Things Jen Says Frequently
(Reading this is exactly like having coffee with me)
Whether I'm teaching math or giving negotiation advice to Millennials in the workplace, I find that people who think their problem is "confidence" are usually mistaken. Generally, the problem is a lack of actionable information, and not enough grinding away at the problem. The answer is more drills, more practice, more experimentation, more learning from failure. More grit. Confidence doesn't come first. Confidence comes from results.
Don't take business advice from someone whose only business is giving business advice – that, my friend, is a pyramid scheme.
Your reputation should precede you before you walk into a room. Before you negotiate. Before anyone sees your resumé, and certainly before a computer has a chance to weed out your resumé. Establish expertise and demand credit where credit is due.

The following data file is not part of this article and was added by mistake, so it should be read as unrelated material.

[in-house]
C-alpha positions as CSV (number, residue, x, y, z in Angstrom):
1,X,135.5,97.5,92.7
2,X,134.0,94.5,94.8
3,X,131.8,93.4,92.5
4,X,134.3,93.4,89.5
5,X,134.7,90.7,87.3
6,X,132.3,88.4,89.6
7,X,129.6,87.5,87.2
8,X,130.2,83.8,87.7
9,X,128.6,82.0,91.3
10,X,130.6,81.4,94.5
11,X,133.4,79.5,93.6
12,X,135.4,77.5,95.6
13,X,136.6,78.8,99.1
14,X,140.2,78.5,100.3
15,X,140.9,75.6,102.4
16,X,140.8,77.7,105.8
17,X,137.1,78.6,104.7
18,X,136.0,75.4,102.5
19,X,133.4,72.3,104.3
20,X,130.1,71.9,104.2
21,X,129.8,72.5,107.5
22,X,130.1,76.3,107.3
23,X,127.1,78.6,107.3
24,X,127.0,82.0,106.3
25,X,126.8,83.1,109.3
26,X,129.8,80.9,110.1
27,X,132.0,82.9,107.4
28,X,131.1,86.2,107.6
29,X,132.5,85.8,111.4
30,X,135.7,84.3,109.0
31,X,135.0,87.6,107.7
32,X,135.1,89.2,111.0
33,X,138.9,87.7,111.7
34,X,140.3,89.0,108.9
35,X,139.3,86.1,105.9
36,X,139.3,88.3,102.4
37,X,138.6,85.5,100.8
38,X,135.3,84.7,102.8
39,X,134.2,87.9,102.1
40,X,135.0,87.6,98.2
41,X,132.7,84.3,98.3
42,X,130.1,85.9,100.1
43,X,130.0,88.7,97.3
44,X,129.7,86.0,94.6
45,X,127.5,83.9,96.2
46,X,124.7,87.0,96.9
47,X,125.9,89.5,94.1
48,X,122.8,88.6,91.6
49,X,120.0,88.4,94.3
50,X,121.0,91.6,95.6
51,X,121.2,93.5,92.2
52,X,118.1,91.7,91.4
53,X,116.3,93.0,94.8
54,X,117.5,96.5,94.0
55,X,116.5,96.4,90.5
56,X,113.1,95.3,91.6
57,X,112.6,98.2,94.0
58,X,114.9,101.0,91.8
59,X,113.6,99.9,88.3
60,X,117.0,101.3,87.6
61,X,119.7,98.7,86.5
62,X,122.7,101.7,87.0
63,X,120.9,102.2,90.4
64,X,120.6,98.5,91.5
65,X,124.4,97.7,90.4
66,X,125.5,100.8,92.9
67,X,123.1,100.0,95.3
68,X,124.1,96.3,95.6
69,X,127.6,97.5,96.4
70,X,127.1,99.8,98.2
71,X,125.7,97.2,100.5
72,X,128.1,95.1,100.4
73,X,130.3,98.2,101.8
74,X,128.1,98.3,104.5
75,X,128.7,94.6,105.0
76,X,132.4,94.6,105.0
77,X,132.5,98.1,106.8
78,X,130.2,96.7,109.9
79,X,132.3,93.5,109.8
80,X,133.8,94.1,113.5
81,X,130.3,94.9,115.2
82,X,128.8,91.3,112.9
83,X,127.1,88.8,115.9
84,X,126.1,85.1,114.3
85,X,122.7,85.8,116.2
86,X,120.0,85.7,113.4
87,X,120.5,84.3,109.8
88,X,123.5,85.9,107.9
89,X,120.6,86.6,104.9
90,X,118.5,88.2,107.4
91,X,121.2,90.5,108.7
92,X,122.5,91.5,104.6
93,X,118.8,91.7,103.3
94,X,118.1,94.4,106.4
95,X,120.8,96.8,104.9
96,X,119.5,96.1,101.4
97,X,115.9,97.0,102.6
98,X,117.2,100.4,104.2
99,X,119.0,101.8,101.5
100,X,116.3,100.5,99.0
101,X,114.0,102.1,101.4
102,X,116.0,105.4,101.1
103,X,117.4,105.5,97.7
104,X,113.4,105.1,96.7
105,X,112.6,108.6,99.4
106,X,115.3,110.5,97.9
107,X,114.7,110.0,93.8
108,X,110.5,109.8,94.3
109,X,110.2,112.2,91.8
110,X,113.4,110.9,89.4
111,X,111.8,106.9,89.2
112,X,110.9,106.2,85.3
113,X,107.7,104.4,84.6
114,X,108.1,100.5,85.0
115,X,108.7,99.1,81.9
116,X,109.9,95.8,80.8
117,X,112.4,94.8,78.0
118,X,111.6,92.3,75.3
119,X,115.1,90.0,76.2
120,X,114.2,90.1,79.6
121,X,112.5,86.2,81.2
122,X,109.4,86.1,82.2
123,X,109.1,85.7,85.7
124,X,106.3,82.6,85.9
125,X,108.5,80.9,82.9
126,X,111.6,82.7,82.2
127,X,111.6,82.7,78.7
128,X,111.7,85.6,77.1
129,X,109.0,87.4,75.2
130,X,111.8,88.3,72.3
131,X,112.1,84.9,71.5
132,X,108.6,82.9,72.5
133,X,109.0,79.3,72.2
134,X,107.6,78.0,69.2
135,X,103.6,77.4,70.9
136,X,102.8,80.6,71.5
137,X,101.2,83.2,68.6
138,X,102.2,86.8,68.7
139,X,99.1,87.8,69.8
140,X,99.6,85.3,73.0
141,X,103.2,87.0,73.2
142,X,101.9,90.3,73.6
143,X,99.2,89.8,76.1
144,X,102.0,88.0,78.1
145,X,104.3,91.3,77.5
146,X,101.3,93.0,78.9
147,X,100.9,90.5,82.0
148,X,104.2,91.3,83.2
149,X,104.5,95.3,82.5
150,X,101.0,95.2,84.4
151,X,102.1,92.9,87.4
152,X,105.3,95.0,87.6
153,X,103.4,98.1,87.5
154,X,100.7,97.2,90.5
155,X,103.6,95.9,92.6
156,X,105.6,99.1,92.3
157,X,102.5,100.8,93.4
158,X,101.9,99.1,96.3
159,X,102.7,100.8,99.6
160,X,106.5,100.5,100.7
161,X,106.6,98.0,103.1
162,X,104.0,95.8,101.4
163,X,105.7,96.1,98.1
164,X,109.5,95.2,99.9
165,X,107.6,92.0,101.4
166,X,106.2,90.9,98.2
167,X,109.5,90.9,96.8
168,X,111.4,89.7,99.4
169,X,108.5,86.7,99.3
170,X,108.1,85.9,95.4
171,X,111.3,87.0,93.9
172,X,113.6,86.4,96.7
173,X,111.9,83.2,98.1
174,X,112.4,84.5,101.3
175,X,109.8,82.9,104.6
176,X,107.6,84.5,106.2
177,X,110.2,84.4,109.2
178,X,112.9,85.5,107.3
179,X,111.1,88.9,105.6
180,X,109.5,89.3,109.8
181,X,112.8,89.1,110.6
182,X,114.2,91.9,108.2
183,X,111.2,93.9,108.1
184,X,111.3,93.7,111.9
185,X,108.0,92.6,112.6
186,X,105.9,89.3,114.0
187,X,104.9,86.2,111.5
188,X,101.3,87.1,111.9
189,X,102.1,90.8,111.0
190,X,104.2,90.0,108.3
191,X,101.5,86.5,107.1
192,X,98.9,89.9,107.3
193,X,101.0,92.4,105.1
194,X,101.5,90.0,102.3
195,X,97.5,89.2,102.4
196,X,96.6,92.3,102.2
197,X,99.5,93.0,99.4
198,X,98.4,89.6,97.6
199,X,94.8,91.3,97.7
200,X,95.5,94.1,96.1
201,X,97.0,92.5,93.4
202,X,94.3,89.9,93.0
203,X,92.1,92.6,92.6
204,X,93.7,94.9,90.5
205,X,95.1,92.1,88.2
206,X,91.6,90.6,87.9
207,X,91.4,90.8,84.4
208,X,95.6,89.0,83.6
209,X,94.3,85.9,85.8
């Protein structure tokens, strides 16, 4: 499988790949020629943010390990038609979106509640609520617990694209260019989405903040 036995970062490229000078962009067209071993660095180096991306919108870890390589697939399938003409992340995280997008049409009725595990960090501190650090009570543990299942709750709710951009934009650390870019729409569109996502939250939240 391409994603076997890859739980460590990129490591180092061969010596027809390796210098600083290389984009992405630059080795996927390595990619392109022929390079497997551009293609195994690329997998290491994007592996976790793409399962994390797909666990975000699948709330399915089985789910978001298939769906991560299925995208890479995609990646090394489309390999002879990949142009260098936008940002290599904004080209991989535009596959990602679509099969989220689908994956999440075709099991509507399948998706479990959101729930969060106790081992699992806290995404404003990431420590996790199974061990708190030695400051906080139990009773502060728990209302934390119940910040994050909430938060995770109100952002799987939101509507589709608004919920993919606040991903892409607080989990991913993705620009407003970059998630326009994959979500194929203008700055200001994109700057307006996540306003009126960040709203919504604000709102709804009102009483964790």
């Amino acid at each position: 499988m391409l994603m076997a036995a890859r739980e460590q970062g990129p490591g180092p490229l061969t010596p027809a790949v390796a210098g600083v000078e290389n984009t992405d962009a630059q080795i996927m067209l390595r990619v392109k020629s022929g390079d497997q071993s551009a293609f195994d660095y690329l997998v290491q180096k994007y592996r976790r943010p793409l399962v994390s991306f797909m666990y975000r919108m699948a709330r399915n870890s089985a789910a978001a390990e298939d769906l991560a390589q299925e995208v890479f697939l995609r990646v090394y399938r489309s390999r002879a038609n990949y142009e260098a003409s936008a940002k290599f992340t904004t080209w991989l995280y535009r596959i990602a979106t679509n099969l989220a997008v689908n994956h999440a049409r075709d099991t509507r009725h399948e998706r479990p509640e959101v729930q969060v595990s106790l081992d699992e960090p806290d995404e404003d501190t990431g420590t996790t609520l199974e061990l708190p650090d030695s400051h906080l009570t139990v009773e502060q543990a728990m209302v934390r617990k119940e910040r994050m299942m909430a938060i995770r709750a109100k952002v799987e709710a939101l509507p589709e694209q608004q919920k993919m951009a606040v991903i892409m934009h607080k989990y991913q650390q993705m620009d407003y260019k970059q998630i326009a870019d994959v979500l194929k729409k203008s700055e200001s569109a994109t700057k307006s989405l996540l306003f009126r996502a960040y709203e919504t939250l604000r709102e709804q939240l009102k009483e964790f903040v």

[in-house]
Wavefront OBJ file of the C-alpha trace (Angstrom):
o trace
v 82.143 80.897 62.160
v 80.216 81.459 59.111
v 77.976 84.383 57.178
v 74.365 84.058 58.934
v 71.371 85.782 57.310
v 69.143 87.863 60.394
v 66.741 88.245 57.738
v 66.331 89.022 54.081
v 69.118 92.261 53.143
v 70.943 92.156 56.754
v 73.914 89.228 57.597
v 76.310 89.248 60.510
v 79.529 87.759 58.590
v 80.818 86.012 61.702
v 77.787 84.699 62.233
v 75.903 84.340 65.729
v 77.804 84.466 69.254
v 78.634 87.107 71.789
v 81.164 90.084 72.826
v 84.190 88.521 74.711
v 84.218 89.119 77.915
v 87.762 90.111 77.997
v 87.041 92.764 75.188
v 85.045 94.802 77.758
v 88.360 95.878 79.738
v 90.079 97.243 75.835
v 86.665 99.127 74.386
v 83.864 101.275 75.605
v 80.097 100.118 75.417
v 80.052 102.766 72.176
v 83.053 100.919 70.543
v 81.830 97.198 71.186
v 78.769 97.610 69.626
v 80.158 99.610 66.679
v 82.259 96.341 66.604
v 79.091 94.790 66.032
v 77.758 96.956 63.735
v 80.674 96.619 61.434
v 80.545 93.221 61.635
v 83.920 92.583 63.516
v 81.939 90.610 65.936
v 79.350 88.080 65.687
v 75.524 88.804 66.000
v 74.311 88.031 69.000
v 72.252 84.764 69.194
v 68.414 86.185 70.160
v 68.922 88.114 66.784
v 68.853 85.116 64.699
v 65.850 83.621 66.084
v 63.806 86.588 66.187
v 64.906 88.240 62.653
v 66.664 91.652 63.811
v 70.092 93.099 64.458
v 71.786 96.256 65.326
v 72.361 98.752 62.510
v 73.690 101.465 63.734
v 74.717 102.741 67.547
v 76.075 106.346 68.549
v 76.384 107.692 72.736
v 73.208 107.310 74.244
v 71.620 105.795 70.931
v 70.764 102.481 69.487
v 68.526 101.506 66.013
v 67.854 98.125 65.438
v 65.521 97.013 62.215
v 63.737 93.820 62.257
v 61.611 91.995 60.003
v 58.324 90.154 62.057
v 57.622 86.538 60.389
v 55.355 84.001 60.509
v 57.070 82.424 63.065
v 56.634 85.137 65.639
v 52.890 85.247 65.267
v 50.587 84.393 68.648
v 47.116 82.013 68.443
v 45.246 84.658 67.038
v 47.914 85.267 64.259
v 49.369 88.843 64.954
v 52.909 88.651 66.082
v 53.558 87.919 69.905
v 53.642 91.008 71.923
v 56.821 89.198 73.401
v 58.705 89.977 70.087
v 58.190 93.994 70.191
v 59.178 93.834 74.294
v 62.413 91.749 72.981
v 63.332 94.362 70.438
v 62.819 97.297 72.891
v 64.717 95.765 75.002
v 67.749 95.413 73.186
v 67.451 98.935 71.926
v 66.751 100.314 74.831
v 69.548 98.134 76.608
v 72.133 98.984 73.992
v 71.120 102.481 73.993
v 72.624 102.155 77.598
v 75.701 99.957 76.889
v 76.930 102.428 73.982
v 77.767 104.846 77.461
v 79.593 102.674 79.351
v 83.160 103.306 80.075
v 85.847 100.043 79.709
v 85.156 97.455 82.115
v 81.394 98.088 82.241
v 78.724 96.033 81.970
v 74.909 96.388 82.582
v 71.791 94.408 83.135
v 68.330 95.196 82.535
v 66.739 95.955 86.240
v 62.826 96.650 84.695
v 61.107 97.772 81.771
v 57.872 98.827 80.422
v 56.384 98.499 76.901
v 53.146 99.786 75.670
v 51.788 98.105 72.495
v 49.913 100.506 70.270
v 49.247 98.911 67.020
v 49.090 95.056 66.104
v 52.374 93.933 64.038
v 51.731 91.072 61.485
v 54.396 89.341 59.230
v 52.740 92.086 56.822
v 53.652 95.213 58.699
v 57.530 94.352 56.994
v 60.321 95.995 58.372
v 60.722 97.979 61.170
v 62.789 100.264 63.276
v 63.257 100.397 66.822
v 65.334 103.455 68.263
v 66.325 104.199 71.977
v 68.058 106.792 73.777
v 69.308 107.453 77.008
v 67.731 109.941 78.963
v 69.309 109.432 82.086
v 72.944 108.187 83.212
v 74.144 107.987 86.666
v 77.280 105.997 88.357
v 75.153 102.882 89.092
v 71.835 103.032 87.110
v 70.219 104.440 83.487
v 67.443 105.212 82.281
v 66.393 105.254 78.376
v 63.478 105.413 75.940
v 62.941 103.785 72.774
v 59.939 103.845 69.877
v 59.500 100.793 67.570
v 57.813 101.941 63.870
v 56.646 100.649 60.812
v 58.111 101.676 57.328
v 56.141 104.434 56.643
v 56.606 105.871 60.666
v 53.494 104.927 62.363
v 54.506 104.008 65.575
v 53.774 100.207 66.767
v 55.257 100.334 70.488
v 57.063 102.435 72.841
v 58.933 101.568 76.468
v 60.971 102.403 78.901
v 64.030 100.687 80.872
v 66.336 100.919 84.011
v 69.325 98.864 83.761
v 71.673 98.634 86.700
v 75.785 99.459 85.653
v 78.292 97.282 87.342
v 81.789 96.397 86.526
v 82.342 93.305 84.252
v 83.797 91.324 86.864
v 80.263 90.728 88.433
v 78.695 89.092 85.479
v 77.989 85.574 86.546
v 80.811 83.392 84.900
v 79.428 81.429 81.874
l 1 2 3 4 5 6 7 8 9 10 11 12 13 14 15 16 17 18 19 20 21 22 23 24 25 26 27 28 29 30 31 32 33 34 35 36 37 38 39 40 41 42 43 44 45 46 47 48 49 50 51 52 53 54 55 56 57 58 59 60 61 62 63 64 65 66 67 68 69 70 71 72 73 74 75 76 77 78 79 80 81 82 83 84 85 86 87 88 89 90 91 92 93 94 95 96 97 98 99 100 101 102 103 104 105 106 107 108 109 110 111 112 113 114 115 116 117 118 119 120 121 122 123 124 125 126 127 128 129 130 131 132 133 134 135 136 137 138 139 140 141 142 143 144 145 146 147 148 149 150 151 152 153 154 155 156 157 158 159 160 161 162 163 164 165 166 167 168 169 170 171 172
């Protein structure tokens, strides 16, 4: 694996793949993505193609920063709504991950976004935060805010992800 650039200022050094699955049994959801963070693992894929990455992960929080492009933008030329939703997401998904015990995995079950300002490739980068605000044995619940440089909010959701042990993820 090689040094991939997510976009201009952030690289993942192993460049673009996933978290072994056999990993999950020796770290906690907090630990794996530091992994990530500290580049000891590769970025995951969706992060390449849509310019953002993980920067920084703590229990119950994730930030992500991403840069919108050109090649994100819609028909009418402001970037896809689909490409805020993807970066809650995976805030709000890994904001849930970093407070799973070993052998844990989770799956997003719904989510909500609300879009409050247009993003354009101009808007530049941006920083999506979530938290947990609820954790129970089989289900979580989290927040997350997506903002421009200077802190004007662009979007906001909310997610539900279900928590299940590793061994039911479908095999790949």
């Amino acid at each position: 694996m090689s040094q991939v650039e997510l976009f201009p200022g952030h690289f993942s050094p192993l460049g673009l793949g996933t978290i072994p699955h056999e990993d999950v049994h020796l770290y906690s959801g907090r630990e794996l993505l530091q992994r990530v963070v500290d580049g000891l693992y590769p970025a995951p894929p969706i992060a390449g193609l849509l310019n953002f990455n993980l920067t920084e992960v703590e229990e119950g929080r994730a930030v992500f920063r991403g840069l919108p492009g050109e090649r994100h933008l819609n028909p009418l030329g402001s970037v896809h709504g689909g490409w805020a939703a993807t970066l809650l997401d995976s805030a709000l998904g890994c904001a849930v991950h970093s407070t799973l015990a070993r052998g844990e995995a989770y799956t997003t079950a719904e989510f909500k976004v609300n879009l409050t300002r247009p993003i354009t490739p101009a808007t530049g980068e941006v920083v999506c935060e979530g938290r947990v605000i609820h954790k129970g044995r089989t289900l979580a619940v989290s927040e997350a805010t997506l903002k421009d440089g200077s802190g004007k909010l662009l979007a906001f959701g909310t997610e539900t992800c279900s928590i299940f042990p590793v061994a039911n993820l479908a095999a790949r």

Networking is meaningless without an intellectual practice behind it. Knowing five thousand people is nice, but what do those people think of you besides the fact that you know 4,999 other people? Intellectual work is solitary and often slow. But without it, what do you bring to your relationships? Better to have the professional respect of ten of the right people than a database of thousands.
A lot of people like the idea of "leaning in," but the book itself was problematic. You fight systemic sexism by changing the system, not by putting the onus on individual women to constantly buck themselves up within a corrupt system. The book also represented only a very small subset of professional women. Non-intersectional feminism is no feminism at all.